Take the 2-minute tour ×
Server Fault is a question and answer site for professional system and network administrators. It's 100% free, no registration required.

I'm wondering how a trigger on a table behaves in SQL Server in response to an uncommitted transaction affecting that table if the trigger is specified to fire AFTER UPDATE.

If the transaction hasn't been committed on the UPDATE to the table, will the trigger fire anyway? Or does it wait (as I hope it does) for the transaction to commit before firing?

share|improve this question
add comment

2 Answers

up vote 1 down vote accepted

The trigger will run immediately after the UPDATE, and will be considered part of the active transaction.

Consider a situation where the trigger updates/cleans some data in the table - you wouldn't be able to reference this corrected data until after attempting to commit the transaction if the trigger didn't fire immediately.

share|improve this answer
add comment

It is somewhat how you hope. If the transaction does not commit then an AFTER UPDATE trigger will not fire, but it's only true for the entire transaction if you check the value of @@Error after your statements and rollback the transaction.

Consider this:

CREATE TABLE Table1 (SomeNumber int NOT NULL)
CREATE TABLE Table2 (SomeNumber int)

CREATE TRIGGER UpdAfterTrigger
   ON  Table1
   AFTER UPDATE
AS 
BEGIN
   INSERT Table2 SELECT 1
END

INSERT Table1 (SomeNumber) SELECT 1

BEGIN TRANSACTION

UPDATE Table1 SET SomeNumber=1
UPDATE Table1 SET SomeNumber=1
UPDATE Table1 SET SomeNumber=1
UPDATE Table1 SET SomeNumber=1
UPDATE Table1 SET SomeNumber=NULL

IF (@@error <> 0)
BEGIN
  ROLLBACK TRANSACTION 
END
ELSE
BEGIN
    COMMIT TRANSACTION
END

The trigger will not fire in this case since the transaction is getting rolled back because of the error when inserting NULL into a NOT NULL column.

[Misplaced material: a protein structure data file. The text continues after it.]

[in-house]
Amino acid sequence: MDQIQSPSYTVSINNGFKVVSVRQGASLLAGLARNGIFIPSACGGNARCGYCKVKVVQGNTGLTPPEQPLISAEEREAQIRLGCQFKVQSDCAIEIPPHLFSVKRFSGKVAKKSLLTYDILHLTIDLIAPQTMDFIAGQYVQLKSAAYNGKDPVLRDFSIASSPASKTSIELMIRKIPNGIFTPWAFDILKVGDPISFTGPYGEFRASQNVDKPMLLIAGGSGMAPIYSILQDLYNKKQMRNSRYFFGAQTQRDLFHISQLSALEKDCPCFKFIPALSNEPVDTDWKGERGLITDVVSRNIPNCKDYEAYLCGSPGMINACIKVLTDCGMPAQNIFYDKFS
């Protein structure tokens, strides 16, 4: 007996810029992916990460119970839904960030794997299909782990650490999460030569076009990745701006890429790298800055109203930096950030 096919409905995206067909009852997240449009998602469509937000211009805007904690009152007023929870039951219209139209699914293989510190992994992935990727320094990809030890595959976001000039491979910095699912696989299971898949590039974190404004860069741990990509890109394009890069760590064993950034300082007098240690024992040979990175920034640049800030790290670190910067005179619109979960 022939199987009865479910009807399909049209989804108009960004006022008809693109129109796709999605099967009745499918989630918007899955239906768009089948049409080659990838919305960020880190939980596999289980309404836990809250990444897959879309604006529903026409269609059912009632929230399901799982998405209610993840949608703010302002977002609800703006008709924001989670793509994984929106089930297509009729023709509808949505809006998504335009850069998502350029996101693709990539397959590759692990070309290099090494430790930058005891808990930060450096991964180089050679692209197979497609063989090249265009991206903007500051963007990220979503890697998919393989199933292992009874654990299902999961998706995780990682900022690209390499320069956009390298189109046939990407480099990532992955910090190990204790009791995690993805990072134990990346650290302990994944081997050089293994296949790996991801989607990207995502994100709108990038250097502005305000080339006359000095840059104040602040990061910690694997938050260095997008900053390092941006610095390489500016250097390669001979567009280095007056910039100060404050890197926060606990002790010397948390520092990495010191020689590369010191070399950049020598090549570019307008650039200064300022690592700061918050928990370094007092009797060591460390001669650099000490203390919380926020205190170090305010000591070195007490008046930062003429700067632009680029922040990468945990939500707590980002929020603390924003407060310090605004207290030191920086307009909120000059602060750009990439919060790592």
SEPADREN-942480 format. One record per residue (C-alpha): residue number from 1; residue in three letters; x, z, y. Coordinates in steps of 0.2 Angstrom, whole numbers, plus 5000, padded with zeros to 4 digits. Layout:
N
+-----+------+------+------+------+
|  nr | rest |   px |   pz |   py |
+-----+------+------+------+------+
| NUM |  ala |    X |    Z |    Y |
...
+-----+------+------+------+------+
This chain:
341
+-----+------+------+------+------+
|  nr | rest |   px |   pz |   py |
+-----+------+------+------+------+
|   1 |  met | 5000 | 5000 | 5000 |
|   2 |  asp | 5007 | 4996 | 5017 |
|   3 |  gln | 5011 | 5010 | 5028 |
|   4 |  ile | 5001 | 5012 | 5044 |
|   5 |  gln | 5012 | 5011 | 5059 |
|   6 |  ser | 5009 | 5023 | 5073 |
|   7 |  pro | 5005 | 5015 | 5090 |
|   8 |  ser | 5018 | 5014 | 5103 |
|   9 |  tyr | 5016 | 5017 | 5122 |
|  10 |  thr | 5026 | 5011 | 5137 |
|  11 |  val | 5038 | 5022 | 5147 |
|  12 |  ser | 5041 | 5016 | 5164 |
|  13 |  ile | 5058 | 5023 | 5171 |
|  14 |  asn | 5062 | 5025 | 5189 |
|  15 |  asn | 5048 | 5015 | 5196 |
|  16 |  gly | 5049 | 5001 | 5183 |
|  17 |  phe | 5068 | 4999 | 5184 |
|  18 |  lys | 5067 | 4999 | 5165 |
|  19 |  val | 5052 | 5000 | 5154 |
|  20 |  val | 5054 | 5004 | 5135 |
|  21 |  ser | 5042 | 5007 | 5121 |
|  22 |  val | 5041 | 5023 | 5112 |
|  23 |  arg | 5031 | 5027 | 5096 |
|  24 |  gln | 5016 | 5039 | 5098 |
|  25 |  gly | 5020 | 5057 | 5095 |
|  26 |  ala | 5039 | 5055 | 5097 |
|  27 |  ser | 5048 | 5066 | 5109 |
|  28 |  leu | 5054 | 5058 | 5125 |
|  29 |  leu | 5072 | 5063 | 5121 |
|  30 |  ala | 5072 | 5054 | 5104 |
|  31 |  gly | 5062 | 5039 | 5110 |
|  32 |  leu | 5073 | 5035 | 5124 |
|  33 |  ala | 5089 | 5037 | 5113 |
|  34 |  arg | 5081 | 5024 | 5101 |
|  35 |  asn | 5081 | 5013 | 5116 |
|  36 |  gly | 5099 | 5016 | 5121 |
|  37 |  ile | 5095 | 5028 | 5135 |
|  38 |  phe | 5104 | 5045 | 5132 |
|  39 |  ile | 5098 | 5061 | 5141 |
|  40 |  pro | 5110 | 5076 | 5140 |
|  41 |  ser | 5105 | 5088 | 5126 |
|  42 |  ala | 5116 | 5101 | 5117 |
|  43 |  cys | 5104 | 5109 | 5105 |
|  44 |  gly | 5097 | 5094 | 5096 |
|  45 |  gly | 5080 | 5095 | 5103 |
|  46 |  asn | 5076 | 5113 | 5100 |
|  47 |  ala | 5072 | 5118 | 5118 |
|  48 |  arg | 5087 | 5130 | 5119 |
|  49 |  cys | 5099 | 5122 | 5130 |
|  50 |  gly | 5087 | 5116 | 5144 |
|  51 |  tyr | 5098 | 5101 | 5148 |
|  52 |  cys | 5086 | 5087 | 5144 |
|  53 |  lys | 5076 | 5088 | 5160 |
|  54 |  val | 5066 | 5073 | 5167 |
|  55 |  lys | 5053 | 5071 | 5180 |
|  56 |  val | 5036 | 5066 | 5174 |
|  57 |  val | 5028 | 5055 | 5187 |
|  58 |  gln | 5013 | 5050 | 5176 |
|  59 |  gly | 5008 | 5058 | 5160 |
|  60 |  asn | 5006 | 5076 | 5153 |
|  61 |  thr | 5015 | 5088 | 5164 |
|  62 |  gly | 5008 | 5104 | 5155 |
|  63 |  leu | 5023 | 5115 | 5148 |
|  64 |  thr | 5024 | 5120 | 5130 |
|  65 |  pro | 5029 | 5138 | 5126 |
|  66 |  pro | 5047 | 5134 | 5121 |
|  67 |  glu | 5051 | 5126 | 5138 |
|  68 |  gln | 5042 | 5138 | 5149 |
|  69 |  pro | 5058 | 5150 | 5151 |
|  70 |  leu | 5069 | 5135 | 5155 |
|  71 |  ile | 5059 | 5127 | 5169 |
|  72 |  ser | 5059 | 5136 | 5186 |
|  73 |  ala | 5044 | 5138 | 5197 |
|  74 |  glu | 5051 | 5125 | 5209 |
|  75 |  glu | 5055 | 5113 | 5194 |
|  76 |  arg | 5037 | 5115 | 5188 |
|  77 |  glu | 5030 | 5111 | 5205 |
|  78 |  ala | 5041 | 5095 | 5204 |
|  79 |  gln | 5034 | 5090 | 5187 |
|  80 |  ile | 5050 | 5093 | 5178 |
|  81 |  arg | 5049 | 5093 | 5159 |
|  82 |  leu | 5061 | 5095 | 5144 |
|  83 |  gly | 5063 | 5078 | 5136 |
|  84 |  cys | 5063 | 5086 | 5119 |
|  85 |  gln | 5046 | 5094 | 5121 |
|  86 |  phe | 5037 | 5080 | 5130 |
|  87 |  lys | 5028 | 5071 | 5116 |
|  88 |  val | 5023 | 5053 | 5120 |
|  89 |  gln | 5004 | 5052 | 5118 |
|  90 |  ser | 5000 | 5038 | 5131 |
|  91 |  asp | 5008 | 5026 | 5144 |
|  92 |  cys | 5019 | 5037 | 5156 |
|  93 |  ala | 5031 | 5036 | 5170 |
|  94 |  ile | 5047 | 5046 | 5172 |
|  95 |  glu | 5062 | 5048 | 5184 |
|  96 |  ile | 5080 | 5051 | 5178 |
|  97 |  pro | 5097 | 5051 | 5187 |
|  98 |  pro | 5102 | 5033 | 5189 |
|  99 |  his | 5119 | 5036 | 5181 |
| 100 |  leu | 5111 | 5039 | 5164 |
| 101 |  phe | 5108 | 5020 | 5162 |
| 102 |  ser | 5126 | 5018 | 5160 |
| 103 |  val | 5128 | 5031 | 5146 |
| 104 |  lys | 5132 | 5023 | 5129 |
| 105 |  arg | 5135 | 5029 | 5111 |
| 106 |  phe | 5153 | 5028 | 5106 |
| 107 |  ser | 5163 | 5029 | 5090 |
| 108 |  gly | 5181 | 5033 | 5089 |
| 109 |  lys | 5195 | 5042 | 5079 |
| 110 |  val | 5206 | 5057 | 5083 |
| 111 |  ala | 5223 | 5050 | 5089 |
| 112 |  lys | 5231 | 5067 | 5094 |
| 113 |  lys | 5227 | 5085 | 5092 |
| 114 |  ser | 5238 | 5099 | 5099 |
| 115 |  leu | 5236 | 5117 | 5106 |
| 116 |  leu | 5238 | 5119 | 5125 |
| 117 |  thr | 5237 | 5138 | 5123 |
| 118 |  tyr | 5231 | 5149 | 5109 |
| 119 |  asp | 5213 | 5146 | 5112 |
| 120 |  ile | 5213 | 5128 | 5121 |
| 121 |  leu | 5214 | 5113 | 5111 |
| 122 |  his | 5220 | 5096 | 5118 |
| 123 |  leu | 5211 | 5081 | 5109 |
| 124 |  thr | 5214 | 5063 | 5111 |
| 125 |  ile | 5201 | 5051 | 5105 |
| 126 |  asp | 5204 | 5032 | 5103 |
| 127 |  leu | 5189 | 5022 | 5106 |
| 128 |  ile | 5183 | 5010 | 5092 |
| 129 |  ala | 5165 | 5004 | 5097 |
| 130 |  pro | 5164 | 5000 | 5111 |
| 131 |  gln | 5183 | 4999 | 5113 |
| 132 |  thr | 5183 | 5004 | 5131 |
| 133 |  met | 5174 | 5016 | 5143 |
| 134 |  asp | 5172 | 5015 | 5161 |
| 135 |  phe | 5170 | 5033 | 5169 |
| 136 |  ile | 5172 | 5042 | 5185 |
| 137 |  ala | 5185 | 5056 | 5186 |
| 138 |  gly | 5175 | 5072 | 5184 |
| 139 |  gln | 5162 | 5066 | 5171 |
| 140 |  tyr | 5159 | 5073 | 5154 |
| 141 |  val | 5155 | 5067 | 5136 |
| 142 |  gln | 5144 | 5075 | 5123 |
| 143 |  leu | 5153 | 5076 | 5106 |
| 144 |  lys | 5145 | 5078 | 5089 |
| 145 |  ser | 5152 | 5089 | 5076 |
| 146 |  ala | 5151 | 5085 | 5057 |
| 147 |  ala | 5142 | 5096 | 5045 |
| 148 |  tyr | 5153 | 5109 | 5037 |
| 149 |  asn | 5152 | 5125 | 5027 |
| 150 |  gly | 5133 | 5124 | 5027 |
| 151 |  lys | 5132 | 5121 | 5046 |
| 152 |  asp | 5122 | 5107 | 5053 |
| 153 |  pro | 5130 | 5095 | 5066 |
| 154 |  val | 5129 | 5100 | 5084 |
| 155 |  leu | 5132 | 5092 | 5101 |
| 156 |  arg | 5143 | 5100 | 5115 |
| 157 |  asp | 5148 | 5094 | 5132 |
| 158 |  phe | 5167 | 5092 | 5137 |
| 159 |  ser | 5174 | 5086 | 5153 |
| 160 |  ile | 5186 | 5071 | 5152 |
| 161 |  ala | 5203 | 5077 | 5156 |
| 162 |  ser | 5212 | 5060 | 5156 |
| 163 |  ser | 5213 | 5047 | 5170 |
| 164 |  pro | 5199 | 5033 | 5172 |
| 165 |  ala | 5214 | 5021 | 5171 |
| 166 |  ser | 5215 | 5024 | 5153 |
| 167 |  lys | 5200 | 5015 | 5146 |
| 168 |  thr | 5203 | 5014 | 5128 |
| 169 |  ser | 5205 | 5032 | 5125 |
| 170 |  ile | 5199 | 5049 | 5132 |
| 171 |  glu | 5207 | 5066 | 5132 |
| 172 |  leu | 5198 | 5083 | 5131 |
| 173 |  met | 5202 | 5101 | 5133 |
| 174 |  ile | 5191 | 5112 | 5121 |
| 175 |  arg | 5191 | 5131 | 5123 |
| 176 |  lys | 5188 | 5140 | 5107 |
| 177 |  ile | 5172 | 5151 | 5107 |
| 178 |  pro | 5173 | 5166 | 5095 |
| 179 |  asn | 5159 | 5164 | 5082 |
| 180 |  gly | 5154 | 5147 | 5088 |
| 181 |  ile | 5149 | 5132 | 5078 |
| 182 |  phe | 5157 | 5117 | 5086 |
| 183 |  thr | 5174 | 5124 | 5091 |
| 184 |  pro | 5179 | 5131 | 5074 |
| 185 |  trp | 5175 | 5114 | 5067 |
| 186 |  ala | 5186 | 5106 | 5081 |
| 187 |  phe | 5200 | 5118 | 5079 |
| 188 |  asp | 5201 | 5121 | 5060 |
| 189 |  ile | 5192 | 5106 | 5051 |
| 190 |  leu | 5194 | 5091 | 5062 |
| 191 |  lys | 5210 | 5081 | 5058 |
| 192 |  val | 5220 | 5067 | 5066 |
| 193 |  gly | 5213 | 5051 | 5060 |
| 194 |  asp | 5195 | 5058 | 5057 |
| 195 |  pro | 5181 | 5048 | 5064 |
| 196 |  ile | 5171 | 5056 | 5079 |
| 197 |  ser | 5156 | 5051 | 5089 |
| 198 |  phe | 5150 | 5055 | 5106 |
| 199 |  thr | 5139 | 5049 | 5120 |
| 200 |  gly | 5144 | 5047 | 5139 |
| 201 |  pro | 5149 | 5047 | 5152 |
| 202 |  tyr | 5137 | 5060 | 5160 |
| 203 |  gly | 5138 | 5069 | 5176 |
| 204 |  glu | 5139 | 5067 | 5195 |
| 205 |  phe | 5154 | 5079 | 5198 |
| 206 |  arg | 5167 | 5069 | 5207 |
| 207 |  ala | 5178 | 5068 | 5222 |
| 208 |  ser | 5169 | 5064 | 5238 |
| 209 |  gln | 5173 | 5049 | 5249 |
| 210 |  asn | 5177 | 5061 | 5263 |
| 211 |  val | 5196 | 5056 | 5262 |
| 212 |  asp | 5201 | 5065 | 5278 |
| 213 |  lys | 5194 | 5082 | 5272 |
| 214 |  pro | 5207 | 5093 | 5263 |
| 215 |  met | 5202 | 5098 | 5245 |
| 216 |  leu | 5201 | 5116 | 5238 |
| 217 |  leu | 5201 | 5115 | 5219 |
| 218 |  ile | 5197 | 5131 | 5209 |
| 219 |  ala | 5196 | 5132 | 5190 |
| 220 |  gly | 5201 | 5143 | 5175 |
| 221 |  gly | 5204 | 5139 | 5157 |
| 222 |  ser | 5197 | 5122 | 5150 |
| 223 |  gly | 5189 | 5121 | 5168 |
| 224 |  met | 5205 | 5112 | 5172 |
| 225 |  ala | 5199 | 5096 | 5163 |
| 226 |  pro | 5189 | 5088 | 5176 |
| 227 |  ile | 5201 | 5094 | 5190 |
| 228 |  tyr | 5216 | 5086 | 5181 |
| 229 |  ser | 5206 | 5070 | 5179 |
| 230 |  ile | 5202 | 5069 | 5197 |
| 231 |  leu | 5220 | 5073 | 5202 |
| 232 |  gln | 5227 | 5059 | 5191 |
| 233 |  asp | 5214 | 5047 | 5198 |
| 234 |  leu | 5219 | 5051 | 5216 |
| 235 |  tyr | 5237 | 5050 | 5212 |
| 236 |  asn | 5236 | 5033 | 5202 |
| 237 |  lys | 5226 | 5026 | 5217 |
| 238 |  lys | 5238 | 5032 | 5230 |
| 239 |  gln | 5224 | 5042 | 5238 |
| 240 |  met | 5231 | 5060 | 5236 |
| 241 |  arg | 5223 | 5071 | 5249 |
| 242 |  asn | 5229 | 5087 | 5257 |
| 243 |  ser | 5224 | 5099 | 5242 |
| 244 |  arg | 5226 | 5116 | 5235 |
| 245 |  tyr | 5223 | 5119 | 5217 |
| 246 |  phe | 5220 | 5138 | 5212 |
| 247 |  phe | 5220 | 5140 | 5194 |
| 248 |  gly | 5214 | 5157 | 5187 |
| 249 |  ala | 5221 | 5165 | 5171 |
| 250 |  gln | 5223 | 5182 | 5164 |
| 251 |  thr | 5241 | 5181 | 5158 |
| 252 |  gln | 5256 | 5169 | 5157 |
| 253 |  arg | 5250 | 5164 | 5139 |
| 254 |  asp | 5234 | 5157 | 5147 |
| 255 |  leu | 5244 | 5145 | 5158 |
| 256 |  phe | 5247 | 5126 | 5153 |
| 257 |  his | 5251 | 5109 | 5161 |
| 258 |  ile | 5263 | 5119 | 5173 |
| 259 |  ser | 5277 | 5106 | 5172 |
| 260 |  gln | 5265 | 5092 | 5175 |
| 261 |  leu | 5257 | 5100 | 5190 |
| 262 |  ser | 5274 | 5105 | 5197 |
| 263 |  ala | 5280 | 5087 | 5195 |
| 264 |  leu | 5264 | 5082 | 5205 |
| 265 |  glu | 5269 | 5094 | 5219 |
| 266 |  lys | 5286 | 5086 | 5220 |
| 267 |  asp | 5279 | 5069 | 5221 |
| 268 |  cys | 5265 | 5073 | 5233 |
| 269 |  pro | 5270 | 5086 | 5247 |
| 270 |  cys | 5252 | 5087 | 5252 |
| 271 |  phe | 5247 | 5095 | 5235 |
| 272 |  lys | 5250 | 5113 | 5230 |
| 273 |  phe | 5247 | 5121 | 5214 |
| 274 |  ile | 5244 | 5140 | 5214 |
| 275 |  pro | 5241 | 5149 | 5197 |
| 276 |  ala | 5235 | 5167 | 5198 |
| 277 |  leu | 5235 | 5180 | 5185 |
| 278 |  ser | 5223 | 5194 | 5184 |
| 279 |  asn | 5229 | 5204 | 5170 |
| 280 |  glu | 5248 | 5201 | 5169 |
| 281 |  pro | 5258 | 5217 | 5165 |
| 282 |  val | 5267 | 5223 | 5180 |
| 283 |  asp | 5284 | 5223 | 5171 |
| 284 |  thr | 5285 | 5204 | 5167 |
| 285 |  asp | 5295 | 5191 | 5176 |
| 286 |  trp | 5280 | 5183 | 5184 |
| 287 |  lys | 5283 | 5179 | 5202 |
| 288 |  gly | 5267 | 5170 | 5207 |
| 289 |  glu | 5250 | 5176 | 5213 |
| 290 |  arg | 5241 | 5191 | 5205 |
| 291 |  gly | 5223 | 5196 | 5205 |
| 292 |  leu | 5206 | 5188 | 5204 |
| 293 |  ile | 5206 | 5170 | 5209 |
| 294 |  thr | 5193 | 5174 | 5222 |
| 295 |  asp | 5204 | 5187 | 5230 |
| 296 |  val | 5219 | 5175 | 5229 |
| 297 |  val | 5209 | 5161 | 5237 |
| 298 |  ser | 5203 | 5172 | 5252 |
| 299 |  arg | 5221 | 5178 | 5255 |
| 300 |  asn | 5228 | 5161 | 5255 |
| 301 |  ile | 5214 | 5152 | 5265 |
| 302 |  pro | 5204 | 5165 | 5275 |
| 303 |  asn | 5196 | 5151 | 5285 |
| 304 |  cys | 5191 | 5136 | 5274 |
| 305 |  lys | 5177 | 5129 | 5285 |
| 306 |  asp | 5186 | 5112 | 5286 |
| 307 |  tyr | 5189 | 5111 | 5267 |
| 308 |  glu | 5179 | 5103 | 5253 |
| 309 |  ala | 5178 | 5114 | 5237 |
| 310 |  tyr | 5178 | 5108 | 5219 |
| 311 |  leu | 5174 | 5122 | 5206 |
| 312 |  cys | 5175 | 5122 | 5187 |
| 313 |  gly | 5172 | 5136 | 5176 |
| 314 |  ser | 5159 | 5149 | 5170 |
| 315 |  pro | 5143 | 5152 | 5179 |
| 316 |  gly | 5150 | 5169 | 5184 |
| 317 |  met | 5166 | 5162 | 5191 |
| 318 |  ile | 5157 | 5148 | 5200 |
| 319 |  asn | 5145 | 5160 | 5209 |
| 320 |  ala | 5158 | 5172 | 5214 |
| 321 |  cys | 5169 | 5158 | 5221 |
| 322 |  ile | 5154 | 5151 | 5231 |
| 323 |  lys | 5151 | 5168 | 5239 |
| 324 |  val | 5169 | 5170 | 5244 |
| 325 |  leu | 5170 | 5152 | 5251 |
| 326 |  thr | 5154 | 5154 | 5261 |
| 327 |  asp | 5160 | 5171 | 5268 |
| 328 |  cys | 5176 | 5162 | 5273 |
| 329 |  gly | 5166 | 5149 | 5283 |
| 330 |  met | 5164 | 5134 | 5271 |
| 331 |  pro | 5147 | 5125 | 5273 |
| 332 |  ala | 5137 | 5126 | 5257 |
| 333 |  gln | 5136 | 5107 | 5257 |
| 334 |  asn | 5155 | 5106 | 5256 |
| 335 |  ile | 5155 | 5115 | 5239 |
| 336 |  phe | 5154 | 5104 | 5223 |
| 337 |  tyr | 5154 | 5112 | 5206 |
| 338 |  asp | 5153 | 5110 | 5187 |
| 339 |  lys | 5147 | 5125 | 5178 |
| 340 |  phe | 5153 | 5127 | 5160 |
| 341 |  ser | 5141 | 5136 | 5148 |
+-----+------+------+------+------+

If you don't check for @@Error <> 0 and just blindly commit the transaction then the trigger in this example will fire for each of the 4 good UPDATE statements in the batch.

share|improve this answer
    
Thank you very much. Glad to hear it. –  Aushin Mar 1 '11 at 15:13
    
@Aushin I've revised my answer a touch with some important notes. –  squillman Mar 1 '11 at 15:15
    
@squillman Thank you for the added detail. I wish I could accept both answers as THE answer. –  Aushin Mar 1 '11 at 15:18
    
@Aushin I've often wished that I could do that :) Just wanted to make sure you saw my edit! –  squillman Mar 1 '11 at 15:19
    
It's my understanding that the trigger will fire for those first four UPDATE statements. It's just that you're potentially rolling back the work it's done if an error is detected. –  db2 Mar 1 '11 at 15:21
show 1 more comment

Your Answer

 
discard

By posting your answer, you agree to the privacy policy and terms of service.

Not the answer you're looking for? Browse other questions tagged or ask your own question.